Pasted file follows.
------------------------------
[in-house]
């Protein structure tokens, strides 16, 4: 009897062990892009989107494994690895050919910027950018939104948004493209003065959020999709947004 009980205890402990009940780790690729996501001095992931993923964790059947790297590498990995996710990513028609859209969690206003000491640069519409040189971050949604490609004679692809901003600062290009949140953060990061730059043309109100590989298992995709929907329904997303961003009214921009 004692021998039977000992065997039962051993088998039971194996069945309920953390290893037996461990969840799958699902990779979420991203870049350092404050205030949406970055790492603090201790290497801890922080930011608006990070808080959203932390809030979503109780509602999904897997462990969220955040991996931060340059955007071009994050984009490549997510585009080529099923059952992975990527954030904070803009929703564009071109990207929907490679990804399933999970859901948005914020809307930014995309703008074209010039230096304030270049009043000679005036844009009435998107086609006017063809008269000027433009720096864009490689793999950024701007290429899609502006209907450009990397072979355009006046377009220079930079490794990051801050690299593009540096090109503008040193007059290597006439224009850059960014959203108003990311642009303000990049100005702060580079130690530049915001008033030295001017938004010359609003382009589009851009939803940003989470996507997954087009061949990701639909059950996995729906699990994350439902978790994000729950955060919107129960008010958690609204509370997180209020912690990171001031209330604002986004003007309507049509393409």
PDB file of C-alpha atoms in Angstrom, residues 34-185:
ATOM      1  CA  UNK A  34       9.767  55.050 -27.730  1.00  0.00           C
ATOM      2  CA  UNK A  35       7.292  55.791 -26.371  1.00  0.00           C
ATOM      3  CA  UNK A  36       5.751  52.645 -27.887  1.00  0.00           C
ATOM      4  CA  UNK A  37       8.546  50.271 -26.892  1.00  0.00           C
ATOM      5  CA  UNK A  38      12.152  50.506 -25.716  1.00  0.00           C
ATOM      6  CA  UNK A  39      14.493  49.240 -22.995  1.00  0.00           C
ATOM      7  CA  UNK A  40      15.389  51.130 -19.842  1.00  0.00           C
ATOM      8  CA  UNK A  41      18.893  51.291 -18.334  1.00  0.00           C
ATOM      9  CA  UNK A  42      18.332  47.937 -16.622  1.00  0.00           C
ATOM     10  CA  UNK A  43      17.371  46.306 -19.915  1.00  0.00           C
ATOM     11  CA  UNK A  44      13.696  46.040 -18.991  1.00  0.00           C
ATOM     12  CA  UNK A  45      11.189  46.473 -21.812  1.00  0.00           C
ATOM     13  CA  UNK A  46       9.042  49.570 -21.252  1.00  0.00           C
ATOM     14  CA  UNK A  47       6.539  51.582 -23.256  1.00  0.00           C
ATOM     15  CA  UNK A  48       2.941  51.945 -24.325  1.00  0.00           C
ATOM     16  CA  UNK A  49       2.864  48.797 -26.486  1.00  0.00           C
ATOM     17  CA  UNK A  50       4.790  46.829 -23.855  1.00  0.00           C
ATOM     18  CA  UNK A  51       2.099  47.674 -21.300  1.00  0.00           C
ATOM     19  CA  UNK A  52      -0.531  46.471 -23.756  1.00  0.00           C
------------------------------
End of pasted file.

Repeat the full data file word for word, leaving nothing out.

[in-house]
């Protein structure tokens, strides 16, 4: 009897062990892009989107494994690895050919910027950018939104948004493209003065959020999709947004 009980205890402990009940780790690729996501001095992931993923964790059947790297590498990995996710990513028609859209969690206003000491640069519409040189971050949604490609004679692809901003600062290009949140953060990061730059043309109100590989298992995709929907329904997303961003009214921009 004692021998039977000992065997039962051993088998039971194996069945309920953390290893037996461990969840799958699902990779979420991203870049350092404050205030949406970055790492603090201790290497801890922080930011608006990070808080959203932390809030979503109780509602999904897997462990969220955040991996931060340059955007071009994050984009490549997510585009080529099923059952992975990527954030904070803009929703564009071109990207929907490679990804399933999970859901948005914020809307930014995309703008074209010039230096304030270049009043000679005036844009009435998107086609006017063809008269000027433009720096864009490689793999950024701007290429899609502006209907450009990397072979355009006046377009220079930079490794990051801050690299593009540096090109503008040193007059290597006439224009850059960014959203108003990311642009303000990049100005702060580079130690530049915001008033030295001017938004010359609003382009589009851009939803940003989470996507997954087009061949990701639909059950996995729906699990994350439902978790994000729950955060919107129960008010958690609204509370997180209020912690990171001031209330604002986004003007309507049509393409």
PDB file of C-alpha atoms in Angstrom, residues 34-185:
ATOM      1  CA  UNK A  34       9.767  55.050 -27.730  1.00  0.00           C
ATOM      2  CA  UNK A  35       7.292  55.791 -26.371  1.00  0.00           C
ATOM      3  CA  UNK A  36       5.751  52.645 -27.887  1.00  0.00           C
ATOM      4  CA  UNK A  37       8.546  50.271 -26.892  1.00  0.00           C
ATOM      5  CA  UNK A  38      12.152  50.506 -25.716  1.00  0.00           C
ATOM      6  CA  UNK A  39      14.493  49.240 -22.995  1.00  0.00           C
ATOM      7  CA  UNK A  40      15.389  51.130 -19.842  1.00  0.00           C
ATOM      8  CA  UNK A  41      18.893  51.291 -18.334  1.00  0.00           C
ATOM      9  CA  UNK A  42      18.332  47.937 -16.622  1.00  0.00           C
ATOM     10  CA  UNK A  43      17.371  46.306 -19.915  1.00  0.00           C
ATOM     11  CA  UNK A  44      13.696  46.040 -18.991  1.00  0.00           C
ATOM     12  CA  UNK A  45      11.189  46.473 -21.812  1.00  0.00           C
ATOM     13  CA  UNK A  46       9.042  49.570 -21.252  1.00  0.00           C
ATOM     14  CA  UNK A  47       6.539  51.582 -23.256  1.00  0.00           C
ATOM     15  CA  UNK A  48       2.941  51.945 -24.325  1.00  0.00           C
ATOM     16  CA  UNK A  49       2.864  48.797 -26.486  1.00  0.00           C
ATOM     17  CA  UNK A  50       4.790  46.829 -23.855  1.00  0.00           C
ATOM     18  CA  UNK A  51       2.099  47.674 -21.300  1.00  0.00           C
ATOM     19  CA  UNK A  52      -0.531  46.471 -23.756  1.00  0.00           C